Cherokee Pendergrass is just 11 years-old. But she says she wanted to come forward with her story because she's afraid other girls are also being hurt.
"We're just hoping by coming and telling her story it doesn't happen to someone else because we do know that it's still going on there, but the girls don't have the...they don't want to come forward," says her mom, Heather Thompson.
Cherokee says she was molested by a classmate last fall at Freeport Middle school - touched inappropriately at school three times.
She says she told the school lunch monitor and her teacher, but they didn't do anything about it.
So she told her mom - who immediately called the school.
Cherokee's mom Heather Thompson says the school told her they would suspend the boy for a week and remove him from Cherokee's class.
But weeks later the boy was still in school, and still in her classroom.
Thompson consulted a sexual abuse counselor who helped the family get an order of protection against the boy who touched her, and another boy who acted as a look out.
Thompson says the school was still unresponsive, failing to remove the boys from her class immediately.
Instead, she says, the school suggested Cherokee change schools.
So she did. Thompson says she was initially refused special bus service, but the school finally relented, putting her on a special bus to keep her safe.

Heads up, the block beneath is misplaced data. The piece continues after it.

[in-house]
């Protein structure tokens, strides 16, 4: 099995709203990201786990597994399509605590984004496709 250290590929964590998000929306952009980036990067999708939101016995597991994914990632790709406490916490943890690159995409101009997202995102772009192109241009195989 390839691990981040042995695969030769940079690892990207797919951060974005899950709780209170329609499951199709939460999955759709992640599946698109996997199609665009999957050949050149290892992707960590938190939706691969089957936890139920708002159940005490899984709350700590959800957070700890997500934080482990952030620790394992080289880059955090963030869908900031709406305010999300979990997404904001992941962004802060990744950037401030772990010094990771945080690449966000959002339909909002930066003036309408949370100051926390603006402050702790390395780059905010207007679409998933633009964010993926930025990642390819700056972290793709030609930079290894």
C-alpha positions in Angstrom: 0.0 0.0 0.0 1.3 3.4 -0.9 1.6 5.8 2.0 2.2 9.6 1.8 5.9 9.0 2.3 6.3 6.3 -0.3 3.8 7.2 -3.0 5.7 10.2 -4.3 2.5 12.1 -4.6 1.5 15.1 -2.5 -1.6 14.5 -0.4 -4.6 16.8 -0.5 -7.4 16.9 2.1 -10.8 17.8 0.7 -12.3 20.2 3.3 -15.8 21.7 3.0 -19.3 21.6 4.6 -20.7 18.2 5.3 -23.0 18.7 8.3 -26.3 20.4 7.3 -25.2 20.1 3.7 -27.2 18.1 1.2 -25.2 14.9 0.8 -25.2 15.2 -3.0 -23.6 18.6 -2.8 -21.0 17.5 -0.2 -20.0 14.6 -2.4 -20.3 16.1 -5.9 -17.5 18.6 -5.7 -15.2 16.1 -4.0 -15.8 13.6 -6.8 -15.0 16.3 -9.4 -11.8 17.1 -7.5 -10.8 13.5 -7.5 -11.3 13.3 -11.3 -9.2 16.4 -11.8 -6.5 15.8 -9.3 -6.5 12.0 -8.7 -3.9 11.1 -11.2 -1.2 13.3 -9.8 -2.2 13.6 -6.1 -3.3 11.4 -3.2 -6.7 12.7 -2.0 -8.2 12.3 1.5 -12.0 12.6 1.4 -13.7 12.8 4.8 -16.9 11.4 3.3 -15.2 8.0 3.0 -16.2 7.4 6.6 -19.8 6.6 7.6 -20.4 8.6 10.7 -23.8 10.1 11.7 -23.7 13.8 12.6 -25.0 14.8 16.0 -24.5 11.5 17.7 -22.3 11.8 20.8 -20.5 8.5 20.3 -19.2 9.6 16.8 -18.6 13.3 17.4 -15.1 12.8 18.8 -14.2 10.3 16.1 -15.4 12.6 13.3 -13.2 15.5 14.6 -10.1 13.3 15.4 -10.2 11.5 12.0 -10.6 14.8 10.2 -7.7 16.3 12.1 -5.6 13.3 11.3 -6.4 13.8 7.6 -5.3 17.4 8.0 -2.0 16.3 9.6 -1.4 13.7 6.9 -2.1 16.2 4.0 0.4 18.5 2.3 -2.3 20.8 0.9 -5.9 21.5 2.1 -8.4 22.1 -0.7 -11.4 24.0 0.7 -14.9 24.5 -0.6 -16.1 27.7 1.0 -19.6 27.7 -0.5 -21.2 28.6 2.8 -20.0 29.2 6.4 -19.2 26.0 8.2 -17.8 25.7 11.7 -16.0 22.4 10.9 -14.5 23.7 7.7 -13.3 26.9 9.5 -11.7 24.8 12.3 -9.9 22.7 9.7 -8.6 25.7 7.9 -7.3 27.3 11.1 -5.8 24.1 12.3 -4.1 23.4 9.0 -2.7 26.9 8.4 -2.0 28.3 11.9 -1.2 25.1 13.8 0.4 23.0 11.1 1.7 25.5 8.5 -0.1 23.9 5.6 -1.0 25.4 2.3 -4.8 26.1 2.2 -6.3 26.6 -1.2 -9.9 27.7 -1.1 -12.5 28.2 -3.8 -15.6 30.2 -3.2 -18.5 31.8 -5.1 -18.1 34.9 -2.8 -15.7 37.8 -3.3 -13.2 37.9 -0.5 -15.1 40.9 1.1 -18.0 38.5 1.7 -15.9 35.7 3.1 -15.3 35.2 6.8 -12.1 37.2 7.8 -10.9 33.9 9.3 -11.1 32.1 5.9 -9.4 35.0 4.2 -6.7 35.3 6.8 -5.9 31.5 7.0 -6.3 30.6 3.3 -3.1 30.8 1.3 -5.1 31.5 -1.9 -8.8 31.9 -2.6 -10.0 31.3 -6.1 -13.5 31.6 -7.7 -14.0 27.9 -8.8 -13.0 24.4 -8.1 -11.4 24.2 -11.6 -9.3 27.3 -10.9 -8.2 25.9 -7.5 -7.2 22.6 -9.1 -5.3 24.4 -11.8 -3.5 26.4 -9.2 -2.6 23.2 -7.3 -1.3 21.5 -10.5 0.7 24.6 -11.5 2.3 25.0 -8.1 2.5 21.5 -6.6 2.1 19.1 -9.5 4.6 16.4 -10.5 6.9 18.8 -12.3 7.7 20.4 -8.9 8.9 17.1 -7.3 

A few months later, Cherokee realized that her alleged attacker was riding the same bus.
When her mother called the School Board she says the school admitted he had been riding the bus for at least two months - and the school didn't realize it.
Cherokee and her family have left Freeport, and she'll go to a new school district in the fall, but they said they felt compelled to come forward because Cherokee has friends who are too scared to come forward and say the same thing has happened to them.
The school says they are not at liberty to discuss school discipline issues and would not comment on whether they are currently investigating Cherokee's claims about other classmates.
The School Board's policies say the District doesn't tolerate abuse, and they investigate all reports.
The boys have not hurt Cherokee since the initial alleged incidents in the fall of 2011.
The orders of protection issued against the boys don't expire until 2013, and they have been violated multiple times.
Freeport Police say they can't do much except make sure the students are in separate classrooms.
"They've always [the school] made us feel like it was our fault, or her fault," Thompson says.